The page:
Famous value investor Benjamin Graham wrote the following in his investor handbook, The Intelligent Investor:
In the short run, the market is a voting machine, but in the long run it is a weighing machine.
I would go a step further and say that the market is a sifting machine. It sifts the good from the bad, and the prospectively improving versus the probably deteriorating futures. The market has been sifting through "good" and "bad" credits, non-commodity versus commodity equities, domestic demand stories such as telecom, versus exporters weighted to Europe, etc.
For example, two Canadian Real Estate REIT's we own, Calloway REIT (OTC:CWYUF) and RioCan REIT (OTCPK:RIOCF), are both up almost a percent today, whereas the commodity and bank heavy Canadian S&P/TSX index is down 180 points, to 11,342 or 1.5%.
As CNBC Mad Money Man Jim Kramer is famous for saying, "Somewhere there is a bull market."
Let's look at the DJIA today. It was down 200 points for most of the day to a level that is near or slightly below the May 6 intraday nadir of 9,869.
As an aside, I am not one of these technicians that give grave significance to the market breaking a particular fictional support or resistance level by a point or two.
Is it so surprising the DJIA is down, when it is led by two oil and gas stocks and three multi-nationals heavily dependent on foreign earnings?
Anyone with the ear to the ground should be aware the Obama administration has been gunning to curtail subsidies to oil companies, and support renewables.
The oil leak disaster in the Gulf of Mexico will soon be seen to be the proverbial "straw that broke the camel's back" for the oil industry.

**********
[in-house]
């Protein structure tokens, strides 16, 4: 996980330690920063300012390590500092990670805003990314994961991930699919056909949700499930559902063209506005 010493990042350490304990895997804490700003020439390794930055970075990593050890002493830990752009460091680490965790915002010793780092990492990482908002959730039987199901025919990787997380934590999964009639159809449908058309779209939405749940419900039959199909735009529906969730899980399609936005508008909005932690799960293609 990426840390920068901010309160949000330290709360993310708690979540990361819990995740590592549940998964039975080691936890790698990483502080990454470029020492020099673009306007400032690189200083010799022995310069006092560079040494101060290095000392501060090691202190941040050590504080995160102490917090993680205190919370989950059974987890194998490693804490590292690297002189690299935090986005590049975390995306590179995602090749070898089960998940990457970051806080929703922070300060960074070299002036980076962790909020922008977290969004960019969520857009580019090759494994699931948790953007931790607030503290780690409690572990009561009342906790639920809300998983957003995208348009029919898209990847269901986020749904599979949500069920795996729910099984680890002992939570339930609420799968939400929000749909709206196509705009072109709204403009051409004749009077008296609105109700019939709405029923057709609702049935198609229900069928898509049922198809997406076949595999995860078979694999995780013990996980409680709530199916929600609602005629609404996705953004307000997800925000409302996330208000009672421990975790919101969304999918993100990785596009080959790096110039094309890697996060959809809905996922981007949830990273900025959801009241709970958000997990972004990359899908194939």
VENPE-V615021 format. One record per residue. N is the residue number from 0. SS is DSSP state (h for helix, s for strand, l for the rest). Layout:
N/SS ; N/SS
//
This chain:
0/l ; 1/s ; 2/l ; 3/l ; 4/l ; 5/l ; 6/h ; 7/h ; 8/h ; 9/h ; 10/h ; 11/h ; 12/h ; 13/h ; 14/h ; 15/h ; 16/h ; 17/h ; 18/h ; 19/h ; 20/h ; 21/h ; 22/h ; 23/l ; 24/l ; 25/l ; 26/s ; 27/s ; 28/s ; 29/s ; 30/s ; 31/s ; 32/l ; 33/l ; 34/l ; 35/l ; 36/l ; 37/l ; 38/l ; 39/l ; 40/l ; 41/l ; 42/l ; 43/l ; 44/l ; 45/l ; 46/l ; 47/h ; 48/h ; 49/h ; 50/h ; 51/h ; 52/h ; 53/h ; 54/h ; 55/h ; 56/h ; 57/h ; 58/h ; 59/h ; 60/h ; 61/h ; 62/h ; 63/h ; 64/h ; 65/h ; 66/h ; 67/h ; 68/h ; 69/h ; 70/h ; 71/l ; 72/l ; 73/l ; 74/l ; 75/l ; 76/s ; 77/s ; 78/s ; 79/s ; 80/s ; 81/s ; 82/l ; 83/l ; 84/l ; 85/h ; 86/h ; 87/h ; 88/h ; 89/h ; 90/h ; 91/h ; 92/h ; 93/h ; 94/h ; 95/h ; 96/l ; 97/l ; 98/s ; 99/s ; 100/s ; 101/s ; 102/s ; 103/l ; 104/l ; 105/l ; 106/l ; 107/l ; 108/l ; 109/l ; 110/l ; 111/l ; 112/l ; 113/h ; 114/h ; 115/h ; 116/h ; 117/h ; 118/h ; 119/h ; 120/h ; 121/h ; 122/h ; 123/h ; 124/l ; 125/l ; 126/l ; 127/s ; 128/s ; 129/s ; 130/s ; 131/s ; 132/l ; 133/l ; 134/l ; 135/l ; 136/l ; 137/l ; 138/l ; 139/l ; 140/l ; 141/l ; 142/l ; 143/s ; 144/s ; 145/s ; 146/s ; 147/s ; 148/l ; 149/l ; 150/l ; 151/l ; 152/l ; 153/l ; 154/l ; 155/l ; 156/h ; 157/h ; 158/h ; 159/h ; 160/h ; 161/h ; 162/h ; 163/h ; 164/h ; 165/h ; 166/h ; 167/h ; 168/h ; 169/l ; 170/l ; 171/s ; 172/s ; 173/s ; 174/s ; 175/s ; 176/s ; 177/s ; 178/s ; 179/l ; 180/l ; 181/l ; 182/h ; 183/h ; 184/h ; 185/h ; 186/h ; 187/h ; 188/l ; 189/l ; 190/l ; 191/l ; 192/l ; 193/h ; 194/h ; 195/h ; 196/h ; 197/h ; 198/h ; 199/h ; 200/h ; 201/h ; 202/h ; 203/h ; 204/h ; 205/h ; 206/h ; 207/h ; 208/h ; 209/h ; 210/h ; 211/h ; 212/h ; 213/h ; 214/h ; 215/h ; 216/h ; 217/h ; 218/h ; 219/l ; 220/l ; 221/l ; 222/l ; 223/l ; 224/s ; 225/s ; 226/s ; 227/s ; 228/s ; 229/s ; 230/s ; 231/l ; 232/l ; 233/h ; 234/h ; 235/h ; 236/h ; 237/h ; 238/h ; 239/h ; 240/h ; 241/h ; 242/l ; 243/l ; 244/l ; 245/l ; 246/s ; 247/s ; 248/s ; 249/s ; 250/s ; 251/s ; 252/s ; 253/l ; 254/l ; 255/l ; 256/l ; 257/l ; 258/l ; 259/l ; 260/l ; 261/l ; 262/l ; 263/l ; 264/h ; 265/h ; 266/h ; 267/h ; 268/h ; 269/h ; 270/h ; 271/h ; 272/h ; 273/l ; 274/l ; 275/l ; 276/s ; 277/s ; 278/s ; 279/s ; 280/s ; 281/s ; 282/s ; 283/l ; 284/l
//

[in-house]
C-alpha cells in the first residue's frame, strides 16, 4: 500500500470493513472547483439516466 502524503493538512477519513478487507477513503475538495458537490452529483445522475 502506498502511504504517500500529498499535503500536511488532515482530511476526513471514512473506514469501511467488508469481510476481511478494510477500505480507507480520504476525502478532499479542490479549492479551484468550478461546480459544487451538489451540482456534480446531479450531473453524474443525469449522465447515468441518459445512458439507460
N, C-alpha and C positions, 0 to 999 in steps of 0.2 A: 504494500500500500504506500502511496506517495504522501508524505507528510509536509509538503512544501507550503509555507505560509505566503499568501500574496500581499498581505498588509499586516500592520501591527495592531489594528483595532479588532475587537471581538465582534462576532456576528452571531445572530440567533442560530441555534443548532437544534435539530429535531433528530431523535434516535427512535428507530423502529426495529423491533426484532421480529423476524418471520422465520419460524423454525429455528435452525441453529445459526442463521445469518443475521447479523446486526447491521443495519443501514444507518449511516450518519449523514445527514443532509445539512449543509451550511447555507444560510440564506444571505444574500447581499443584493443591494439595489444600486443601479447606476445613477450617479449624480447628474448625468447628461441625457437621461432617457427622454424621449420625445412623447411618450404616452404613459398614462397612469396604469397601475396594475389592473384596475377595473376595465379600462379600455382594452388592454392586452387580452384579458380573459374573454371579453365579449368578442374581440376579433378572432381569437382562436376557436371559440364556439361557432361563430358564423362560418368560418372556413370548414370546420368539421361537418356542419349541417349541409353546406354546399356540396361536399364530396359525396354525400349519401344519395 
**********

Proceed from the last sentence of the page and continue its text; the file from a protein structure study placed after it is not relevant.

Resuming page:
Given two oil stocks have such an important weighting in the DJIA average, it is clear this classic market harbinger of the future would be taking a dive.
Last week, I reviewed some of these leading DJIA stocks, and remarked that it was amazing IBM (IBM) was at $132 on (May 18), given its broad exposure to Europe.
Well, it's at $122 and change today, so certainly there is a method in the market madness.
To give theoretical support to the sifting Machine metaphor, remember the famous Austrian monetary economist Joseph Alois Schumpeter, who wrote his seminal economic works in the first half of the 20th century. I remember locking myself up in the library for several days to read his books on economic cycles.
Schumpeter coined the expression "Creative Destruction" to describe the phenomenon by which capitalism regenerates itself.
That an economic phoenix always rises from the ashes of a severe depression is a phenomenon worth studying, given the events of the past two years.
The boom and bust of capitalism (never more apparent than now) destroys the aging industries that it no longer finds useful, or profitable.
At the same time, the bust provides fertile ground for the industries of the future to be born. Recessionary low interest rates, negative returns on so-called "safe areas" makes the higher risk and lower immediate return on venture capital more acceptable, and entrepreneurial drive becomes a necessity for many as opposed to just a dream.
If you have your ear to the ground, you'll hear the footsteps of the industries of the future advancing.
In future articles, I will describe in depth what I think these industries are, and the best candidates for investment within them. For now, we prefer to play a waiting game in secure, domestically-driven, service-oriented industries.
Disclosure: Author long Calloway REIT, RioCan REIT, BCE and Telus